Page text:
Don’t install any apps, tell your friends and family not to and tell them to tell their friends and family.

I use the word ‘appear’ quite a lot there. I’m not certain of what is going on, I don’t imagine many people are. Some of the above might turn out to be mistaken, but as a whole they add up to an empty hole in the middle of the official presentation of the situation that few people appear to be looking into, most conspicuously, as I say, the left.7 But as you can probably tell from this none-too-incisive post — just a few links and questions basically — I’m not very interested in investigating the hole myself because, firstly, it’s obvious that the system is in it and, secondly, I believe that all conspiracy theories are a red-herring, even the correct ones. Even if a nefarious cabal of Illuminati are rubbing their hands in underground bunkers, or if Bill Gates, in league with the WHO, is planning to depopulate the earth8, or if ‘5G has caused the coronavirus’9 — it would still be nowhere near as astonishing, or as horrifying, as the origin and growth of the encompassing system. This is why I won’t be writing much more on the coronavirus, except as it develops into the next nightmarish phase of dystopia. If you want to read a good analysis of the situation, connecting the system up specifically to this hole, try Dmitry Orlov’s. I’ve written two accounts of the future, in my two books, both of which are certain to roughly come to pass. I don’t have a crystal ball and have no idea what the details will be. I didn’t predict this calamitous event and can’t predict the next one; but the overall trend, which my accounts express, is indisputable. Total control followed by utter ruin. This is the beginning of the end for civilisation. The nightmarish sense of the frozen world at the moment and the horrors of the consequent depression are both microscopic compared to what is to come.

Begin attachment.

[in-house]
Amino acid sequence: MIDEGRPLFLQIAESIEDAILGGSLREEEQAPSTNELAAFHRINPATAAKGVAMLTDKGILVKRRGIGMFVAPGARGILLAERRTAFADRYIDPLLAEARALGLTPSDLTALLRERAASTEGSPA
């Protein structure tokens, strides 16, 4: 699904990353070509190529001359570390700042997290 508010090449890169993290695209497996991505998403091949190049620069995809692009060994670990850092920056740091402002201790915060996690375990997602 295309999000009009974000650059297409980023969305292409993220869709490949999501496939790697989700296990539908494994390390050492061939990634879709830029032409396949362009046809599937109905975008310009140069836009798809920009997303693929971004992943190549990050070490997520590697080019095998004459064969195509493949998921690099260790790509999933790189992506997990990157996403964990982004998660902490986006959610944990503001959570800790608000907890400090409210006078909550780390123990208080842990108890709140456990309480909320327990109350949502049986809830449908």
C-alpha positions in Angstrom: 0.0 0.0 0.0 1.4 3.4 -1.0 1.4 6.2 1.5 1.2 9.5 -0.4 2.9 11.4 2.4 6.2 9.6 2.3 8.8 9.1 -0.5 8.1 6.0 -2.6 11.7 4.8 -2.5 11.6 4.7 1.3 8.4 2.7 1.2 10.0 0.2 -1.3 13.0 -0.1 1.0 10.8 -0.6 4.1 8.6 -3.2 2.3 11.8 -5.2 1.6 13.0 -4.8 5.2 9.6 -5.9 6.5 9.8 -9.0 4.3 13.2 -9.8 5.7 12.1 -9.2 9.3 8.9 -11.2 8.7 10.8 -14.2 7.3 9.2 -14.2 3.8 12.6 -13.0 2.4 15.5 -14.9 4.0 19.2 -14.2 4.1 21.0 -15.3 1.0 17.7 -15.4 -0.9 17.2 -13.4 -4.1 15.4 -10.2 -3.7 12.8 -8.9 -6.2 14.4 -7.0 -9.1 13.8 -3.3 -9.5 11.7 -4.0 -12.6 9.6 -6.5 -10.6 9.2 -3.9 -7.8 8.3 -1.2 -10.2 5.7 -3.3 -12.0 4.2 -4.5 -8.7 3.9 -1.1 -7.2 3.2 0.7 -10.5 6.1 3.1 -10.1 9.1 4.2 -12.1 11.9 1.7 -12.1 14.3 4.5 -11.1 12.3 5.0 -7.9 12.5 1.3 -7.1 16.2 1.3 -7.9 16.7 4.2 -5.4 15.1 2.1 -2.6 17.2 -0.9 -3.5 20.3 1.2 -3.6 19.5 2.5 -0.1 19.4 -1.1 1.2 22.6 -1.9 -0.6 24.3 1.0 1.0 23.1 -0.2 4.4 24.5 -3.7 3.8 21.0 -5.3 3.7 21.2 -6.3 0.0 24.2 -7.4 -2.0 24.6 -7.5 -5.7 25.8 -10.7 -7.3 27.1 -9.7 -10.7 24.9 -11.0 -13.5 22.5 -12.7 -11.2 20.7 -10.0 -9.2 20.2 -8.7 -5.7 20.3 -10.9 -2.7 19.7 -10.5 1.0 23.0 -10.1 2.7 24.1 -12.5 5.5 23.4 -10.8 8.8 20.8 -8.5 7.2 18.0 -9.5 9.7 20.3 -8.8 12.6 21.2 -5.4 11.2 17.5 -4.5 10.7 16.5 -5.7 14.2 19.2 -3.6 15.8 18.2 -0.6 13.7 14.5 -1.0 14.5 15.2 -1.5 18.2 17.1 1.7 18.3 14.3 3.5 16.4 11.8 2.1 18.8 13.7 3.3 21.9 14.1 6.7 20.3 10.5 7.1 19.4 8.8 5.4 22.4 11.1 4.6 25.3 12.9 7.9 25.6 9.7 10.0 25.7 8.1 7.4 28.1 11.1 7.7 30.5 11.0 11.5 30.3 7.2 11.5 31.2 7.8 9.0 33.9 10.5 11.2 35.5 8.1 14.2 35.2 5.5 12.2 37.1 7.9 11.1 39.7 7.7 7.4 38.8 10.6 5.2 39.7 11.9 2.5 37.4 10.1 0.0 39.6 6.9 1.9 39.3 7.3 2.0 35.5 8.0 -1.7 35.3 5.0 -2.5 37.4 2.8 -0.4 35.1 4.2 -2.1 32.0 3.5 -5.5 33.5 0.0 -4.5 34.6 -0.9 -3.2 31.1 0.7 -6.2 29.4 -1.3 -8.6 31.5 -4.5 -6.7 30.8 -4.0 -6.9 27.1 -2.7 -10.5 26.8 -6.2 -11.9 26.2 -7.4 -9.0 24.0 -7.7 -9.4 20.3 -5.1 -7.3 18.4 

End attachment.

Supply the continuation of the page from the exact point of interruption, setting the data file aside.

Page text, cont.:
Read about what the system actually is and where it is headed in my free guide, 33 Myths of the System.


  1. Personally speaking this whole business has, so far, been quite agreeable for me. By something of a fluke I have ended up in a flat which, although tiny, has a garden surrounded by trees full of wrens, blackbirds and long-tailed tits, I have lost most of my waged-work but my readers and supporters raised an astonishing sum of money to keep me afloat for a year without it, and I like the quiet world, even if the behaviour of so many people in it has become, if you can believe it, even creepier than before (Today, in the middle of George Street, the main shopping road through Reading, I walked past a guy who looked like Paul Heaton, walking a highland terrier, calling out ‘meth, anyone for meth?’). Finally, I have always believed that something like this was inevitable; believable.